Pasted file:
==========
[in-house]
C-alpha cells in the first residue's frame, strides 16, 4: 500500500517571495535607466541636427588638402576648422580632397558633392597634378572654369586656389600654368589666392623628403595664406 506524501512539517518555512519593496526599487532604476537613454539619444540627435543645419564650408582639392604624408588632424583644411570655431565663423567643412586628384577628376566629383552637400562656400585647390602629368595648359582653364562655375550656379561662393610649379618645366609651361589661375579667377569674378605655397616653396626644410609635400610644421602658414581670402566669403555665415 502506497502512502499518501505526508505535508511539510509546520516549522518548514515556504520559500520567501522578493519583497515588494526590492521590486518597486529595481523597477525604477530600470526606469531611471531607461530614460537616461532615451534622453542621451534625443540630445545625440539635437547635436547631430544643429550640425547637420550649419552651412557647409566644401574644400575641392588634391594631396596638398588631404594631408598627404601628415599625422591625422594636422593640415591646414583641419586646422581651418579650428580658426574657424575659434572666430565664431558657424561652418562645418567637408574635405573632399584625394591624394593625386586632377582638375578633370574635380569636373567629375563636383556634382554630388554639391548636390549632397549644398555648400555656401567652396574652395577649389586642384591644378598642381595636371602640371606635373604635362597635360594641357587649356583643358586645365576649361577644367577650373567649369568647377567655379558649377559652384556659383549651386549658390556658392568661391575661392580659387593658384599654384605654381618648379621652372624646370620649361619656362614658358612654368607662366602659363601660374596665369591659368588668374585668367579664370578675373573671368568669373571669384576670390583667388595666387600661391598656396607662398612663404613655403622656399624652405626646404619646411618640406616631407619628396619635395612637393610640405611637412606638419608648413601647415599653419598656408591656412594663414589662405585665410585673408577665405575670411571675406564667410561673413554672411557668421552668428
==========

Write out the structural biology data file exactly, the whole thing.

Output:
[in-house]
C-alpha cells in the first residue's frame, strides 16, 4: 500500500517571495535607466541636427588638402576648422580632397558633392597634378572654369586656389600654368589666392623628403595664406 506524501512539517518555512519593496526599487532604476537613454539619444540627435543645419564650408582639392604624408588632424583644411570655431565663423567643412586628384577628376566629383552637400562656400585647390602629368595648359582653364562655375550656379561662393610649379618645366609651361589661375579667377569674378605655397616653396626644410609635400610644421602658414581670402566669403555665415 502506497502512502499518501505526508505535508511539510509546520516549522518548514515556504520559500520567501522578493519583497515588494526590492521590486518597486529595481523597477525604477530600470526606469531611471531607461530614460537616461532615451534622453542621451534625443540630445545625440539635437547635436547631430544643429550640425547637420550649419552651412557647409566644401574644400575641392588634391594631396596638398588631404594631408598627404601628415599625422591625422594636422593640415591646414583641419586646422581651418579650428580658426574657424575659434572666430565664431558657424561652418562645418567637408574635405573632399584625394591624394593625386586632377582638375578633370574635380569636373567629375563636383556634382554630388554639391548636390549632397549644398555648400555656401567652396574652395577649389586642384591644378598642381595636371602640371606635373604635362597635360594641357587649356583643358586645365576649361577644367577650373567649369568647377567655379558649377559652384556659383549651386549658390556658392568661391575661392580659387593658384599654384605654381618648379621652372624646370620649361619656362614658358612654368607662366602659363601660374596665369591659368588668374585668367579664370578675373573671368568669373571669384576670390583667388595666387600661391598656396607662398612663404613655403622656399624652405626646404619646411618640406616631407619628396619635395612637393610640405611637412606638419608648413601647415599653419598656408591656412594663414589662405585665410585673408577665405575670411571675406564667410561673413554672411557668421552668428